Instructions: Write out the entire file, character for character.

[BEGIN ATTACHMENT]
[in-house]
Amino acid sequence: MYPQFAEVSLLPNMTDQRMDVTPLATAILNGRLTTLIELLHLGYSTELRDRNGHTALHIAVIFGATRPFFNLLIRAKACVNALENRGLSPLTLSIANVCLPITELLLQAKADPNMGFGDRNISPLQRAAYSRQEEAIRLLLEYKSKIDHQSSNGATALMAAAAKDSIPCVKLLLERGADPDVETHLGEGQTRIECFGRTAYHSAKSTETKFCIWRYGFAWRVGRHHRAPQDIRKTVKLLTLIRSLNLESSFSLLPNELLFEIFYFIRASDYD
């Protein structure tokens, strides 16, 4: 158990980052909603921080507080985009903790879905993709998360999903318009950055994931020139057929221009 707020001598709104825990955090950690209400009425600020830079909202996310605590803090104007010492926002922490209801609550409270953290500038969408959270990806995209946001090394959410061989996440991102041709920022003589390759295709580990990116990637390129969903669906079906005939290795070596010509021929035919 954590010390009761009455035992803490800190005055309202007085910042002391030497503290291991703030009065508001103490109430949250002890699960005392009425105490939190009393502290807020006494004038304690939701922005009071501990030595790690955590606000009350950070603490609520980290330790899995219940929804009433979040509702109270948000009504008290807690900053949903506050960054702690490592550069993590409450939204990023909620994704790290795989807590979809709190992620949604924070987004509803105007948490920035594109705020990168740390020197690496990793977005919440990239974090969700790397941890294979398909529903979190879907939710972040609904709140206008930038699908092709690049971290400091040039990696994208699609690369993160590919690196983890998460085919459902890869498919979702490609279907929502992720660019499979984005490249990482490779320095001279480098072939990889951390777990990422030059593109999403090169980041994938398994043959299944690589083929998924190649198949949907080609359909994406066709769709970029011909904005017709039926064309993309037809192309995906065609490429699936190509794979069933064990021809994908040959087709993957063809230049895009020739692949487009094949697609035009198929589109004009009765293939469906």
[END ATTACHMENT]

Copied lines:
[in-house]
Amino acid sequence: MYPQFAEVSLLPNMTDQRMDVTPLATAILNGRLTTLIELLHLGYSTELRDRNGHTALHIAVIFGATRPFFNLLIRAKACVNALENRGLSPLTLSIANVCLPITELLLQAKADPNMGFGDRNISPLQRAAYSRQEEAIRLLLEYKSKIDHQSSNGATALMAAAAKDSIPCVKLLLERGADPDVETHLGEGQTRIECFGRTAYHSAKSTETKFCIWRYGFAWRVGRHHRAPQDIRKTVKLLTLIRSLNLESSFSLLPNELLFEIFYFIRASDYD
């Protein structure tokens, strides 16, 4: 158990980052909603921080507080985009903790879905993709998360999903318009950055994931020139057929221009 707020001598709104825990955090950690209400009425600020830079909202996310605590803090104007010492926002922490209801609550409270953290500038969408959270990806995209946001090394959410061989996440991102041709920022003589390759295709580990990116990637390129969903669906079906005939290795070596010509021929035919 954590010390009761009455035992803490800190005055309202007085910042002391030497503290291991703030009065508001103490109430949250002890699960005392009425105490939190009393502290807020006494004038304690939701922005009071501990030595790690955590606000009350950070603490609520980290330790899995219940929804009433979040509702109270948000009504008290807690900053949903506050960054702690490592550069993590409450939204990023909620994704790290795989807590979809709190992620949604924070987004509803105007948490920035594109705020990168740390020197690496990793977005919440990239974090969700790397941890294979398909529903979190879907939710972040609904709140206008930038699908092709690049971290400091040039990696994208699609690369993160590919690196983890998460085919459902890869498919979702490609279907929502992720660019499979984005490249990482490779320095001279480098072939990889951390777990990422030059593109999403090169980041994938398994043959299944690589083929998924190649198949949907080609359909994406066709769709970029011909904005017709039926064309993309037809192309995906065609490429699936190509794979069933064990021809994908040959087709993957063809230049895009020739692949487009094949697609035009198929589109004009009765293939469906």